Head to Ikkaka's in Kozhikode for masala quail egg with tea

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N P Hafiz Mohammad speaks of a certain array of 'meesankallu' stones spread across a Muslim cemetery that has shrubs growing not very tall. Beyond the plot called Kannamparambu, is the vast sea, as described in the Malayalam writer's 2018 novel Espathinayiram.

It's a tale of a Malabar spot called Thekkeppuram, also called Kuttichira, which is within the outer limits of the city of Kozhikode, by the Arabian Sea in northern Kerala. The story goes backward in time and portrays the region's djinns and hills. It also celebrates the sway of the coconut fronds and the timidity of the Kallai river passing by it.

By the seashore, a lane goes inside to what is called Pulimuttu. It's the local name for what is an embankment against the sea. That, again, finds intimate description in the literary work that was released only a few months ago. The Pulimuttu spans a long way – from Vella up north to Beypore down south. In between are the bustling stretches of beaches such as Kozhikode, South, and Gotheeswaram. It's a busy strip where the sun takes its sweet time to set.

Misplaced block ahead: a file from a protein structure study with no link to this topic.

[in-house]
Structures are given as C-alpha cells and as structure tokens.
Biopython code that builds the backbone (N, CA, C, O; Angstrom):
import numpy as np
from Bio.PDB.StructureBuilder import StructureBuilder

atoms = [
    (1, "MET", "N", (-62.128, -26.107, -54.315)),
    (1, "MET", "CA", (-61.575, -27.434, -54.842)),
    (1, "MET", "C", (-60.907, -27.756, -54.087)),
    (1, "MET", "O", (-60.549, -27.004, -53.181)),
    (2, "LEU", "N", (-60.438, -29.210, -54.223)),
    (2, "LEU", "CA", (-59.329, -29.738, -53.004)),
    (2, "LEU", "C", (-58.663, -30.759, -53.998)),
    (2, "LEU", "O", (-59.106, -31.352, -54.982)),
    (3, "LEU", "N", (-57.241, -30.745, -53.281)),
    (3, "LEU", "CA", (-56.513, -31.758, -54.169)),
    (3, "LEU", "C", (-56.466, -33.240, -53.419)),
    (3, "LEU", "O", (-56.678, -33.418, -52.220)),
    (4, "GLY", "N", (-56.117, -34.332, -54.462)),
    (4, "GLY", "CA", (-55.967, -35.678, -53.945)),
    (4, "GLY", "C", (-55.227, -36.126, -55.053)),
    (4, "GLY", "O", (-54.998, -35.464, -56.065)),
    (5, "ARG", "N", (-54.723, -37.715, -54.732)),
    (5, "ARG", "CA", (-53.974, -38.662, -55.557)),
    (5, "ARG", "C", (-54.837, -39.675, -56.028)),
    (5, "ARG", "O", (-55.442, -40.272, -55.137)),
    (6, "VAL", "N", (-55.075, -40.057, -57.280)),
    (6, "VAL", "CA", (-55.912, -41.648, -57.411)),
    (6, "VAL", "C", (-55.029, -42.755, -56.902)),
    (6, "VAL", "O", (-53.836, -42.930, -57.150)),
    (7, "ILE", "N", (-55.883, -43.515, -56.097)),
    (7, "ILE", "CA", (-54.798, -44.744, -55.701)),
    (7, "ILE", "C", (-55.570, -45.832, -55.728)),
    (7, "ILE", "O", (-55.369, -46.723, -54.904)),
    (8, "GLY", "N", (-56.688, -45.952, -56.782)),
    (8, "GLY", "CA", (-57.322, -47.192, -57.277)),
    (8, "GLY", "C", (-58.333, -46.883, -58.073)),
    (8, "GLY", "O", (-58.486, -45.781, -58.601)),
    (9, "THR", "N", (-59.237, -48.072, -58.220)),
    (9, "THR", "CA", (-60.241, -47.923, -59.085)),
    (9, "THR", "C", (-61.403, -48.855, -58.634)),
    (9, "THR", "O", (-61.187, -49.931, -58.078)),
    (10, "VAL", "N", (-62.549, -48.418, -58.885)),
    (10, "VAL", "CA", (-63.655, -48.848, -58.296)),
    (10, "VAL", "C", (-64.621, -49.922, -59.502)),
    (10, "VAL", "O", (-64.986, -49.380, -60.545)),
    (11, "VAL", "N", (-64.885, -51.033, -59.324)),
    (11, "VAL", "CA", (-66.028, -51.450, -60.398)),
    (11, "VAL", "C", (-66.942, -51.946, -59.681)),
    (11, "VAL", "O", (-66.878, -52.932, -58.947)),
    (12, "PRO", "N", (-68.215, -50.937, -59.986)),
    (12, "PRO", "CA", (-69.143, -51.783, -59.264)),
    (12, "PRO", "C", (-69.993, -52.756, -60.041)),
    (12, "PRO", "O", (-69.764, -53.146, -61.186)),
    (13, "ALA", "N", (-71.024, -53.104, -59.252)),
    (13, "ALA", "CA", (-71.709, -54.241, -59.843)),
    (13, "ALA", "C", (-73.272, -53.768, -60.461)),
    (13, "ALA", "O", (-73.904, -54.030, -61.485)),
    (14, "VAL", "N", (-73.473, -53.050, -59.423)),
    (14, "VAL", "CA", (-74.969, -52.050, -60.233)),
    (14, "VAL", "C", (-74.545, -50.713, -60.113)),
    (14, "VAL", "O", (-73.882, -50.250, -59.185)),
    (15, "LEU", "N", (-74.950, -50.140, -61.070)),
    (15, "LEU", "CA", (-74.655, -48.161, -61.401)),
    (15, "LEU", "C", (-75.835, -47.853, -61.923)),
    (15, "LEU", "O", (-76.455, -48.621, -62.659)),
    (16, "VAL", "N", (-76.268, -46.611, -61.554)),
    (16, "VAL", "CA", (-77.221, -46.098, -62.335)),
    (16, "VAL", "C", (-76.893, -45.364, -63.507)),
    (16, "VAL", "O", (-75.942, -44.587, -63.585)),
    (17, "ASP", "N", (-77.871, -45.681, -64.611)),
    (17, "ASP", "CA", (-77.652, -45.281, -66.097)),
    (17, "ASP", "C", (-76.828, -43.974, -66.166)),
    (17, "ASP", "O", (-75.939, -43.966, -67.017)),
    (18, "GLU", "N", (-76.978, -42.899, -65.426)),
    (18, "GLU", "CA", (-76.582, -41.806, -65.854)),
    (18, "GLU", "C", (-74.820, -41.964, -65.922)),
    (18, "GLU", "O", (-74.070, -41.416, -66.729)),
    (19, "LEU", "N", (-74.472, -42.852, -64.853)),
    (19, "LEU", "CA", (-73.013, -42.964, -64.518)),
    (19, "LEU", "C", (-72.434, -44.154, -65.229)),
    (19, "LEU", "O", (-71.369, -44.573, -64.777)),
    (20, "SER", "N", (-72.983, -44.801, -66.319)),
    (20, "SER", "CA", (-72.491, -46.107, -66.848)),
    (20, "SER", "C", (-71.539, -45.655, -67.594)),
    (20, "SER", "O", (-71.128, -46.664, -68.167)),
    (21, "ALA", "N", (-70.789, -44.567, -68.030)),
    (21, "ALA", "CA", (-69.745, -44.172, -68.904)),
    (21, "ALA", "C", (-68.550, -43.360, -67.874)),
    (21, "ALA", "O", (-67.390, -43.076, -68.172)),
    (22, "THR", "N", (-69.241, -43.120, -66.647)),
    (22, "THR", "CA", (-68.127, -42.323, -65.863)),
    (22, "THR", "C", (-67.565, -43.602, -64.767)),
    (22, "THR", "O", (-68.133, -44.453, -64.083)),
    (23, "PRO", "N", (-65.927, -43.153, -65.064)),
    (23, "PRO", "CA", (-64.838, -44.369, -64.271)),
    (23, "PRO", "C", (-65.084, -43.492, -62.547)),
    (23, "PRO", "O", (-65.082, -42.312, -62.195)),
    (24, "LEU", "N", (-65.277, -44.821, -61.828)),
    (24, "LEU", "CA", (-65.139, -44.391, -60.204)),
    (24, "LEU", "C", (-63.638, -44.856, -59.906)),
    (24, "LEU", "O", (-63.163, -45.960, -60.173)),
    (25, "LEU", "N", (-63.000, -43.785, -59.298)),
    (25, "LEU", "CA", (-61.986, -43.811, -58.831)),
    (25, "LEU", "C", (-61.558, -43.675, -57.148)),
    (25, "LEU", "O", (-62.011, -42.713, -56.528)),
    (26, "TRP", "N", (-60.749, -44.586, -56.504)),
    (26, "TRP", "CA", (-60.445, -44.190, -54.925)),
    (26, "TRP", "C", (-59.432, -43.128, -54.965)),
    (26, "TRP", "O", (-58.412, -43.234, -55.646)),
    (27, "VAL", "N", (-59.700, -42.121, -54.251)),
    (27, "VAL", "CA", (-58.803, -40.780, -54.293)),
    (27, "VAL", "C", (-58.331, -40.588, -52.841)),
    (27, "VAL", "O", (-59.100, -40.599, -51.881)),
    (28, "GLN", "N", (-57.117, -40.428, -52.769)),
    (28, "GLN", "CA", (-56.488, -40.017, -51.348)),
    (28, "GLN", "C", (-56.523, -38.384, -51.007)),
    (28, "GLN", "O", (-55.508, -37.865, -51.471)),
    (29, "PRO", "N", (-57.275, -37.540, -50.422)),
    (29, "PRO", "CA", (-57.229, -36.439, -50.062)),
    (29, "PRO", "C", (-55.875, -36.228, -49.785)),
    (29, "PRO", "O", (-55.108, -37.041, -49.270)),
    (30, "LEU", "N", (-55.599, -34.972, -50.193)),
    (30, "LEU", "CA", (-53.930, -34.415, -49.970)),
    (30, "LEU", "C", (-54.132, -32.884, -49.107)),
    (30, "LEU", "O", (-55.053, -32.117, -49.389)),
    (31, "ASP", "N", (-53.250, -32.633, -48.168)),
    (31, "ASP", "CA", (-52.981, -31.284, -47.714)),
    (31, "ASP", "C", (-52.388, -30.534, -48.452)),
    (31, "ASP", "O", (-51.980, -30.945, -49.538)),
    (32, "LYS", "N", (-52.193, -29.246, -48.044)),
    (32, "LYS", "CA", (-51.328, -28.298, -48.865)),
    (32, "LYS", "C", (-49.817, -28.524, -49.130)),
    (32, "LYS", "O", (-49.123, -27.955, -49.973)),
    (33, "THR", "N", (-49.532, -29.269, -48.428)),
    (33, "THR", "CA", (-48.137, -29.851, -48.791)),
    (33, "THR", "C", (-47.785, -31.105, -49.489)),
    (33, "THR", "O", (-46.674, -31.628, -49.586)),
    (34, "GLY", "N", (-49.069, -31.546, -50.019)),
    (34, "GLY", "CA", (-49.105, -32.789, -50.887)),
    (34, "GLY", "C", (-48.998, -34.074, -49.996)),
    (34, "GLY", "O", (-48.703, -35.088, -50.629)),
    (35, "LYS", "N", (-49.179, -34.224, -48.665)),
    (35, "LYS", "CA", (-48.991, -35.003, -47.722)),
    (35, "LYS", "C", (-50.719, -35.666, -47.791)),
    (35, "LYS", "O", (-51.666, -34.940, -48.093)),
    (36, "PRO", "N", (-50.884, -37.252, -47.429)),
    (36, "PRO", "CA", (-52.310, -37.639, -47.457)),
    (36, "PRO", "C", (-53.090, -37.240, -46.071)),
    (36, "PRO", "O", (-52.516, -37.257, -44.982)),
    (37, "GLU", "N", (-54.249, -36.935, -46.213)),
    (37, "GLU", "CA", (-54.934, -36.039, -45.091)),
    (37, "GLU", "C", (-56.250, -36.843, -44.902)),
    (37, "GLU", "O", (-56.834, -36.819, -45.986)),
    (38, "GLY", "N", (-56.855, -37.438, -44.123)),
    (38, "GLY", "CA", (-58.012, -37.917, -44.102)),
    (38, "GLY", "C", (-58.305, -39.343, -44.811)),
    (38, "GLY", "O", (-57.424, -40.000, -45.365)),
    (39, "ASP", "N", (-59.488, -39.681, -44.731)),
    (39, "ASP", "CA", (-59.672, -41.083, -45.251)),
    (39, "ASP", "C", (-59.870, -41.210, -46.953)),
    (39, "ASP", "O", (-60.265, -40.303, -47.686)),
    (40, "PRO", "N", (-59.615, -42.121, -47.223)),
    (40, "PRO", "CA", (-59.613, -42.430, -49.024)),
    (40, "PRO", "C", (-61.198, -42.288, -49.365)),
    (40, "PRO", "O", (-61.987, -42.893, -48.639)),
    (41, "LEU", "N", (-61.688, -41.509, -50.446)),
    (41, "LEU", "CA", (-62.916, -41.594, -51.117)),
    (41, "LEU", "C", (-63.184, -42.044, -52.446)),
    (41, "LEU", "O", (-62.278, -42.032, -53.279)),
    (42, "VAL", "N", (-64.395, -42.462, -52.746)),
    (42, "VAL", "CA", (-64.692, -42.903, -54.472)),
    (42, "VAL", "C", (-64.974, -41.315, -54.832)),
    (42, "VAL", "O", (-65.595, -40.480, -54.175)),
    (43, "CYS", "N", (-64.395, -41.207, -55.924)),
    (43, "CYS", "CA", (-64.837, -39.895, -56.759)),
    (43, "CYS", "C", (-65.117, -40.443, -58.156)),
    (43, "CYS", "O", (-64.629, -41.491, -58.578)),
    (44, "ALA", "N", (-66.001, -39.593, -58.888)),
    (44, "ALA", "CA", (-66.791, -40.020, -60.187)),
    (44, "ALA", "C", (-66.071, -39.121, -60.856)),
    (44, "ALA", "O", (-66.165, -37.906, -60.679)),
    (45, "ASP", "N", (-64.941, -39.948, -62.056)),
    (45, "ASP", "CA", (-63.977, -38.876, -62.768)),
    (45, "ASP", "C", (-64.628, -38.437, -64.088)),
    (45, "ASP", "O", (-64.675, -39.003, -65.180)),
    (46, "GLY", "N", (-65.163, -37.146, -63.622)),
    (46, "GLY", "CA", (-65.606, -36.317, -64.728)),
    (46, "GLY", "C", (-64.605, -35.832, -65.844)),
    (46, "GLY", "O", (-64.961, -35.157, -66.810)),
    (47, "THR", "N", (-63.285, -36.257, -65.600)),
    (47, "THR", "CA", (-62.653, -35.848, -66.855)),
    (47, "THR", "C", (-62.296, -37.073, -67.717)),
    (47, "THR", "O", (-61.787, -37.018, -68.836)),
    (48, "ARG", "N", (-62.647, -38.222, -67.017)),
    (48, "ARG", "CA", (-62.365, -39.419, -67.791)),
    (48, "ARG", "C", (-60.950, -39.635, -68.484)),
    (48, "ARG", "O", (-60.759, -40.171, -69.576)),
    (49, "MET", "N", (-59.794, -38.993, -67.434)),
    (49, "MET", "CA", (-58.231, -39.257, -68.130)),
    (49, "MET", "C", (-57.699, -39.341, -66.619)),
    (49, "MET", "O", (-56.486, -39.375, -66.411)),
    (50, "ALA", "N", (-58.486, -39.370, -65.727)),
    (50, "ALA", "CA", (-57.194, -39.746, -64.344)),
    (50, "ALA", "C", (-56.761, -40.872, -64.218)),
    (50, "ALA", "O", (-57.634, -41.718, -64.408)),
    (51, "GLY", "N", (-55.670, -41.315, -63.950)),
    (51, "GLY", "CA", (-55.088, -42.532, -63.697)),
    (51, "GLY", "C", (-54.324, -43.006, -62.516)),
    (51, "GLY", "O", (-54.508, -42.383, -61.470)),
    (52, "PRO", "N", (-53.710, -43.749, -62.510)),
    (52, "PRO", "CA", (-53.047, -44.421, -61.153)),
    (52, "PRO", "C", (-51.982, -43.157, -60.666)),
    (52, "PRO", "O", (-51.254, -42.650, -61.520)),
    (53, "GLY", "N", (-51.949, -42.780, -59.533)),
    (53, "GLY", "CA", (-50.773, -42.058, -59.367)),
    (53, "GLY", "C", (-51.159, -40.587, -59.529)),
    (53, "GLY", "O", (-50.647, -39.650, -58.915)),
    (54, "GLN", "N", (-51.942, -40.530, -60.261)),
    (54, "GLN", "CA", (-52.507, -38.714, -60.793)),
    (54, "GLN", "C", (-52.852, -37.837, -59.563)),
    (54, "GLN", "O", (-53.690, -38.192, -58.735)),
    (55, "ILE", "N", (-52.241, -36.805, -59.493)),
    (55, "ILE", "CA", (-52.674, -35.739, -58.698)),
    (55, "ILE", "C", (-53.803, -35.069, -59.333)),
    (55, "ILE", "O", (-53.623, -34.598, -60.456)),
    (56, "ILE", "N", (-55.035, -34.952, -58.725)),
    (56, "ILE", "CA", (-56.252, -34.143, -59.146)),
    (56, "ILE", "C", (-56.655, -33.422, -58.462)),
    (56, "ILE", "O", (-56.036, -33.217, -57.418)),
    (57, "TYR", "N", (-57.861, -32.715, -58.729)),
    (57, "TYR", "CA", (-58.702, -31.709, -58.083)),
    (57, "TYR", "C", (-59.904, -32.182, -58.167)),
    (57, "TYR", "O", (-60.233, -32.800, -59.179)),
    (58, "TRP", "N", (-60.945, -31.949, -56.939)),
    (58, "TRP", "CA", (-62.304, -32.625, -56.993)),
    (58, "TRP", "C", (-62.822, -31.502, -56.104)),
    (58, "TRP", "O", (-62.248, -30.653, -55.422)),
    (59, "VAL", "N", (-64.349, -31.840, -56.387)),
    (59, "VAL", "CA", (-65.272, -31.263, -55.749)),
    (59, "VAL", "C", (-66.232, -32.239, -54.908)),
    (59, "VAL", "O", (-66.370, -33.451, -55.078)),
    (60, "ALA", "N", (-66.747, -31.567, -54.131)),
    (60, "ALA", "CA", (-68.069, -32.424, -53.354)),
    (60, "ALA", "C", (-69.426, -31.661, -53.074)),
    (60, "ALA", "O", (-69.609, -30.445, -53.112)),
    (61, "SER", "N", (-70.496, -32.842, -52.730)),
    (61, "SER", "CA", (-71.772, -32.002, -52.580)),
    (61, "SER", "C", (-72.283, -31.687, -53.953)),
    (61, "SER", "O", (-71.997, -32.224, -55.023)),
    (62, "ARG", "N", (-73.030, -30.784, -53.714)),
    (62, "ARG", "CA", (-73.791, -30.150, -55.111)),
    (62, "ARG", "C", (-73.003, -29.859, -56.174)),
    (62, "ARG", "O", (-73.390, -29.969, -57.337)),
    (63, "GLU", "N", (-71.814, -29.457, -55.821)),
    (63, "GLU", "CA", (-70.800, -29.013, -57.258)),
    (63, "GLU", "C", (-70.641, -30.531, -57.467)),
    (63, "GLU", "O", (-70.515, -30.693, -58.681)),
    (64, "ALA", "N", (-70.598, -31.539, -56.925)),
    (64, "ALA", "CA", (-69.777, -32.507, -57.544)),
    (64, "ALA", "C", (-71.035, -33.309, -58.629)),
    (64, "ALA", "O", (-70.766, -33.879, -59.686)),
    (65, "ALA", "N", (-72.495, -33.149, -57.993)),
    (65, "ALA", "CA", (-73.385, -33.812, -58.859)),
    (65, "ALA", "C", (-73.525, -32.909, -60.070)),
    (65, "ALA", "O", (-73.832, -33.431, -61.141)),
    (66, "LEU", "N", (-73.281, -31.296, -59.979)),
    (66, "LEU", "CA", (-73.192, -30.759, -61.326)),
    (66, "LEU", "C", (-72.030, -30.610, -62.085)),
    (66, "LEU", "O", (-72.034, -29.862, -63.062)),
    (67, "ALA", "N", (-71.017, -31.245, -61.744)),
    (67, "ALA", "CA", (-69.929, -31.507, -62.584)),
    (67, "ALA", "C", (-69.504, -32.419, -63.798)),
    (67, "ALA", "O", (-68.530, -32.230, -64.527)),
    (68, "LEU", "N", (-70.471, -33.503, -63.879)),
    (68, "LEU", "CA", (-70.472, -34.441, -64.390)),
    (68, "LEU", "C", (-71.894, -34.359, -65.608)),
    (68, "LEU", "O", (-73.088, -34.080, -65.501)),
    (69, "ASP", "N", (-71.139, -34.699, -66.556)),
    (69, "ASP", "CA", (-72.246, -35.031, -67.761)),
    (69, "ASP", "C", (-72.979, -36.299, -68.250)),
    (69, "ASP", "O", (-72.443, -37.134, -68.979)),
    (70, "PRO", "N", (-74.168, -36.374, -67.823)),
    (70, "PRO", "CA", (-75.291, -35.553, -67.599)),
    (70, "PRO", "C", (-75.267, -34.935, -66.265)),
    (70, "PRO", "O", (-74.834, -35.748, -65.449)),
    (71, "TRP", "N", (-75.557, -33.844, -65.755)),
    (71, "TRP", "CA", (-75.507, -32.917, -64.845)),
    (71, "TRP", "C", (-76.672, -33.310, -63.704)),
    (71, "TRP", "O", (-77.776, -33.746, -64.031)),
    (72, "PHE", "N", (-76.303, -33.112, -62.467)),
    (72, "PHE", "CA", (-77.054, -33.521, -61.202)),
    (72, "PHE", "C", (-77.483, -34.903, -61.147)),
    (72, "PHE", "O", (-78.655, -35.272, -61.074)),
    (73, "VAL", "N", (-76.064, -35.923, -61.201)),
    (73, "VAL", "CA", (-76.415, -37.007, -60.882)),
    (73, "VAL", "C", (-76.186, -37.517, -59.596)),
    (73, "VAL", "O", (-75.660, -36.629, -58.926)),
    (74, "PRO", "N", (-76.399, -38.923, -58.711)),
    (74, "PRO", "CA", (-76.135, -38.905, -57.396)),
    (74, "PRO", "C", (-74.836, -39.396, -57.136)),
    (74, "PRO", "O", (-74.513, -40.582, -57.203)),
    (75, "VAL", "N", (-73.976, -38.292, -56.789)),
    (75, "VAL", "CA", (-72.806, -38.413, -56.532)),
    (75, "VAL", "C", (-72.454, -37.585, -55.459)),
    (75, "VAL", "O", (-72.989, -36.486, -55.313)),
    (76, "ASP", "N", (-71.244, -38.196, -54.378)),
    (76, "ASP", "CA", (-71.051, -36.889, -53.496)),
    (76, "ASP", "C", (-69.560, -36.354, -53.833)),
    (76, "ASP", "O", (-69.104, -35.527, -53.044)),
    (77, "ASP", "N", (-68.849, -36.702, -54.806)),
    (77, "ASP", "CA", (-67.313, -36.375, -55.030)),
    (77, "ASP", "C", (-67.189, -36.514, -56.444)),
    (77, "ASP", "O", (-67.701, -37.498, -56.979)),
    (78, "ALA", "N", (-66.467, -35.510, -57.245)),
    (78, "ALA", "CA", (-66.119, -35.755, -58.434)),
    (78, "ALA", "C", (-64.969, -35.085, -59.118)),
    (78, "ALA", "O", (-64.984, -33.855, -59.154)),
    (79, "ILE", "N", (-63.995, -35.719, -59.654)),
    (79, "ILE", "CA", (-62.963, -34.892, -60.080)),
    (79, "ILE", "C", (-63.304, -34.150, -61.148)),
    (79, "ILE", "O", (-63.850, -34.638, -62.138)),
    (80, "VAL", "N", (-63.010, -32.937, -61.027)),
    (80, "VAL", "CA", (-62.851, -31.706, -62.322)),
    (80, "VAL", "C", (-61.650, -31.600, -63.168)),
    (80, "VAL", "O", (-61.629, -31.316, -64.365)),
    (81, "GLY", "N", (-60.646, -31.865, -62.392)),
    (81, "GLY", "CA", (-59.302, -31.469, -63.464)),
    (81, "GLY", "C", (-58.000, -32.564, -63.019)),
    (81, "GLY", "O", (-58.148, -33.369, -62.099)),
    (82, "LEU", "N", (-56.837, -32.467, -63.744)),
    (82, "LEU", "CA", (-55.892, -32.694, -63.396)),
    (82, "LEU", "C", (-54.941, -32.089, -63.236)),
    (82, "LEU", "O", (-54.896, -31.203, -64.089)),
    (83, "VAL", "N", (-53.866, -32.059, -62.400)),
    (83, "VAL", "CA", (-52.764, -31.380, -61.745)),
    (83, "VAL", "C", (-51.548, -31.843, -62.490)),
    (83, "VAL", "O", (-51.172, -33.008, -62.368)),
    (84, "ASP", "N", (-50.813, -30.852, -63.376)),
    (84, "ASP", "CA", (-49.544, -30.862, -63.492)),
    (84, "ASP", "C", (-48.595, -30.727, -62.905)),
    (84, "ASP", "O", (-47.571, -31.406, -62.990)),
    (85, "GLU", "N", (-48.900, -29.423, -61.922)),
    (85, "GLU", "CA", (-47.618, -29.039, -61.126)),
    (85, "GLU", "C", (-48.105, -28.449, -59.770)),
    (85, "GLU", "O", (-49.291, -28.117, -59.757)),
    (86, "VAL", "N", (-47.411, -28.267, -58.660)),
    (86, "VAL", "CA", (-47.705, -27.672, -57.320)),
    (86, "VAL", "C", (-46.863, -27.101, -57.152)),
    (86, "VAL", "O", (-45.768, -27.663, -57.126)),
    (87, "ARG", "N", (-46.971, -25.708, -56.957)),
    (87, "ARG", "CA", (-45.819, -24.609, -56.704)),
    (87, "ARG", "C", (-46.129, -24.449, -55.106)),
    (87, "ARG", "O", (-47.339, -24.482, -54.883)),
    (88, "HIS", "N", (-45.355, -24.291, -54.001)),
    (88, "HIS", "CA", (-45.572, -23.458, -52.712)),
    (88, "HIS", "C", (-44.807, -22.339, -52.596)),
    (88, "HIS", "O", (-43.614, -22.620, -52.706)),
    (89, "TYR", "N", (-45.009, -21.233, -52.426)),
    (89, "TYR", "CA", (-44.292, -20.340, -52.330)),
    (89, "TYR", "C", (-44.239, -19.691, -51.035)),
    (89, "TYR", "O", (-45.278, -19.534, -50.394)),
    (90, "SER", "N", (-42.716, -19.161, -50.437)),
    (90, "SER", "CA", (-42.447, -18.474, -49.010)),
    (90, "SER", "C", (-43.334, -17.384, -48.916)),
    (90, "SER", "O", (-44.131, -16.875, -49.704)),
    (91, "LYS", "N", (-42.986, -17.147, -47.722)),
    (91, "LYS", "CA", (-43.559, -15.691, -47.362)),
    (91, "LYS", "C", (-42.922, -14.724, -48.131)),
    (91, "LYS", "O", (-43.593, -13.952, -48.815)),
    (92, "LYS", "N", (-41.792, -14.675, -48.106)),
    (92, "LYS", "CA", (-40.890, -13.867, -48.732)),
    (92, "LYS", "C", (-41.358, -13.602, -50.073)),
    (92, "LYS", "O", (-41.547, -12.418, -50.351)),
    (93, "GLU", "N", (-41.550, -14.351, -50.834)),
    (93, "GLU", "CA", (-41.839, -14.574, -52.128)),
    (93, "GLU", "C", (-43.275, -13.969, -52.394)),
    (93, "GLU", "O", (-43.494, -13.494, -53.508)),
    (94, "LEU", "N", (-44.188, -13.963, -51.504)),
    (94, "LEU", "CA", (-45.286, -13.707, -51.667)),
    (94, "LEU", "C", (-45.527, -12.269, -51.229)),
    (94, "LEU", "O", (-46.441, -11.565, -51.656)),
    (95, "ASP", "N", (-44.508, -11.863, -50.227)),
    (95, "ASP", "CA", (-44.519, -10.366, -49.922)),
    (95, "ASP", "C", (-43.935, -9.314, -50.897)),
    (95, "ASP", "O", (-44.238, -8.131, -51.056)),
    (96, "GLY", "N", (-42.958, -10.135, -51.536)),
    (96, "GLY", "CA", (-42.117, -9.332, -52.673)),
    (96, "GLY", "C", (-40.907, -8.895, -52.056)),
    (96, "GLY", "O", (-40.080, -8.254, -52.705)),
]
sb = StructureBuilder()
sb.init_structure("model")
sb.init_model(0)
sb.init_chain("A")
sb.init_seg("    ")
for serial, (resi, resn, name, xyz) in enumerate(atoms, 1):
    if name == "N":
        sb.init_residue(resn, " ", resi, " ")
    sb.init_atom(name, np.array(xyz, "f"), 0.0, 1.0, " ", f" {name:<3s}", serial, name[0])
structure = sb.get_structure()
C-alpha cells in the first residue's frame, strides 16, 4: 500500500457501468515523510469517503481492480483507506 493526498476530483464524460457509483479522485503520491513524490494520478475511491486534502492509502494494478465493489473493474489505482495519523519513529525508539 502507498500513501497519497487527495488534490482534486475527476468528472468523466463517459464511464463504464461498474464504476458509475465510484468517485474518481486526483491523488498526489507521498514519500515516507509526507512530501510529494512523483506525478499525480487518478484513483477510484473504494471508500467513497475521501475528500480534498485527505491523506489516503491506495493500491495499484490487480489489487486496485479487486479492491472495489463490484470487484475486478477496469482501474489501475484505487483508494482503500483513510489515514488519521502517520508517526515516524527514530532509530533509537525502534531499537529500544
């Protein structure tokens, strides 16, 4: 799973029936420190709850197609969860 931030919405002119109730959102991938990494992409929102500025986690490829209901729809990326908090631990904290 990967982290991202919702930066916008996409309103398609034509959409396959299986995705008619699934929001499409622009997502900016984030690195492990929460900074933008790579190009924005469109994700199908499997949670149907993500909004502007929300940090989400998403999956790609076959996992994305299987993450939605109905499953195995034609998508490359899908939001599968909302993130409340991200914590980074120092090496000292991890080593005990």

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On return, walking eastward from Mukhadar, you see the office of the Muslim League on one side. It's a pathway lined by 'badam' trees on both sides. Under the foliage of one such tree is a neat shack. Ikkaka's shop. The owner is fondly called so. To the extent that not many know his real name: Mohammed Koya.

At Mukhadar, the sun rises only after Ikkaka's oven glows below the tea kettle. It's a busy crowd, and that has been the usual sight at dawn for a long, long time. But in the evening, the business shifts to the other side of the road. It's open till midnight.

The bestsellers are masala-seasoned quail eggs and that of the usual variety. It's cheap; in fact a plate of either of the two items plus tea cost just Rs 10. It's pretty filling. Only that Shihab, who serves and doubles as the cashier, will give a smirk if you hand, say, a 100-rupee note. "Change, please," is the suggestion.

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But the star on the imaginary menu is none of the above. It's the kava tea. It's a drink with some sedating effect, but the Thekkepuram variety is even more special. For, it has some of the Malabar spices as ingredients: dried ginger, ground pepper. It's a strong kind of black tea that will let you know the way it travels from your mouth down to the belly.

A glass of it ensures you are pepped-up till dinner time, and would sleep well the rest of the night.

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